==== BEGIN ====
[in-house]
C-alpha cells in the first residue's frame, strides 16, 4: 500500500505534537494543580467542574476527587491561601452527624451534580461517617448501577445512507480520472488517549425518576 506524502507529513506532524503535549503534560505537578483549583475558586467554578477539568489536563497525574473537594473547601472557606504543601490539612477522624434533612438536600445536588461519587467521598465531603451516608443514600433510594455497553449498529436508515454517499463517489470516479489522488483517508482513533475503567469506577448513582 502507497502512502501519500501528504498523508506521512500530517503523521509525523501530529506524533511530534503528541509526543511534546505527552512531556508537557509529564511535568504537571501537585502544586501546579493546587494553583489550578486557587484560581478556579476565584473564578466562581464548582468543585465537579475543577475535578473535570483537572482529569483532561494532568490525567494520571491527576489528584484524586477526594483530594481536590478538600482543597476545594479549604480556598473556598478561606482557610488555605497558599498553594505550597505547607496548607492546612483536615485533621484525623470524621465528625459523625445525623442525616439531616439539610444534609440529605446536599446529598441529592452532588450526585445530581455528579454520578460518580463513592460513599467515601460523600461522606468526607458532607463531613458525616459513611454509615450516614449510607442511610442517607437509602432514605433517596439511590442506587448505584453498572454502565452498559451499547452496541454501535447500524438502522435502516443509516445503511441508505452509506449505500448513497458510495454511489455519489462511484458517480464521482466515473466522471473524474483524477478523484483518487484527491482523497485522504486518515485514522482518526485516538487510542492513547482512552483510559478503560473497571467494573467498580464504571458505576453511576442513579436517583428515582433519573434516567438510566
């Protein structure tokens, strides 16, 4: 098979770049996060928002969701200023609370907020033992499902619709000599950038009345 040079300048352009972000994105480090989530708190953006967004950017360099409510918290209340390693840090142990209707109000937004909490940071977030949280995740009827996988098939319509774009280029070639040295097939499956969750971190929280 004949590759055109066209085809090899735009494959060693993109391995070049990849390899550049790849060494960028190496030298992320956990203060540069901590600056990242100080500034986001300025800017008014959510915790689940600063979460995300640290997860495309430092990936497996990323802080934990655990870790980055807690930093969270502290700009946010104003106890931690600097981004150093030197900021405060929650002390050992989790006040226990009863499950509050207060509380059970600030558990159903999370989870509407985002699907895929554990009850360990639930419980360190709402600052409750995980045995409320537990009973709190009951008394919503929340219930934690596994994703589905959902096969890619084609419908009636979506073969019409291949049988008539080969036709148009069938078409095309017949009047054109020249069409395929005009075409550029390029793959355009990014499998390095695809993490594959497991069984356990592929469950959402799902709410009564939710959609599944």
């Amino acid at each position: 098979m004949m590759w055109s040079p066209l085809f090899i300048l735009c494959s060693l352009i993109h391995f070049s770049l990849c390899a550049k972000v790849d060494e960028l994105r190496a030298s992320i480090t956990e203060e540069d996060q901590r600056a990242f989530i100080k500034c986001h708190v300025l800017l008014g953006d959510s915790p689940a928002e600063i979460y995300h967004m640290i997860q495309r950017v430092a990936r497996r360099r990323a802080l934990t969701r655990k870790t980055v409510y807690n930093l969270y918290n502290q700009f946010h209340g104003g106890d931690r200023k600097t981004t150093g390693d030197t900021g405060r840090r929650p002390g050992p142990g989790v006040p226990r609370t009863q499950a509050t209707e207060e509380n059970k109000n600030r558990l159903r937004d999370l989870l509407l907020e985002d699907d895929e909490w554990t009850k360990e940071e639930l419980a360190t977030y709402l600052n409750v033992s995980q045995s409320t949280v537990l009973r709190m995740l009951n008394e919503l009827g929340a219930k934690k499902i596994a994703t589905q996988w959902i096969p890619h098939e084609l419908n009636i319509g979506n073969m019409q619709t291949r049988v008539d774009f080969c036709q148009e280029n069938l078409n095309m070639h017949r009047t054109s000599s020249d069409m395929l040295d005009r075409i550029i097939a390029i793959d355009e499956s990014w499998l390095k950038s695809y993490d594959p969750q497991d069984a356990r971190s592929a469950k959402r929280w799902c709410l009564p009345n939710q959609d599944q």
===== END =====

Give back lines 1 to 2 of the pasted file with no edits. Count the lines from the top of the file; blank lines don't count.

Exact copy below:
[in-house]
C-alpha cells in the first residue's frame, strides 16, 4: 500500500505534537494543580467542574476527587491561601452527624451534580461517617448501577445512507480520472488517549425518576 506524502507529513506532524503535549503534560505537578483549583475558586467554578477539568489536563497525574473537594473547601472557606504543601490539612477522624434533612438536600445536588461519587467521598465531603451516608443514600433510594455497553449498529436508515454517499463517489470516479489522488483517508482513533475503567469506577448513582 502507497502512502501519500501528504498523508506521512500530517503523521509525523501530529506524533511530534503528541509526543511534546505527552512531556508537557509529564511535568504537571501537585502544586501546579493546587494553583489550578486557587484560581478556579476565584473564578466562581464548582468543585465537579475543577475535578473535570483537572482529569483532561494532568490525567494520571491527576489528584484524586477526594483530594481536590478538600482543597476545594479549604480556598473556598478561606482557610488555605497558599498553594505550597505547607496548607492546612483536615485533621484525623470524621465528625459523625445525623442525616439531616439539610444534609440529605446536599446529598441529592452532588450526585445530581455528579454520578460518580463513592460513599467515601460523600461522606468526607458532607463531613458525616459513611454509615450516614449510607442511610442517607437509602432514605433517596439511590442506587448505584453498572454502565452498559451499547452496541454501535447500524438502522435502516443509516445503511441508505452509506449505500448513497458510495454511489455519489462511484458517480464521482466515473466522471473524474483524477478523484483518487484527491482523497485522504486518515485514522482518526485516538487510542492513547482512552483510559478503560473497571467494573467498580464504571458505576453511576442513579436517583428515582433519573434516567438510566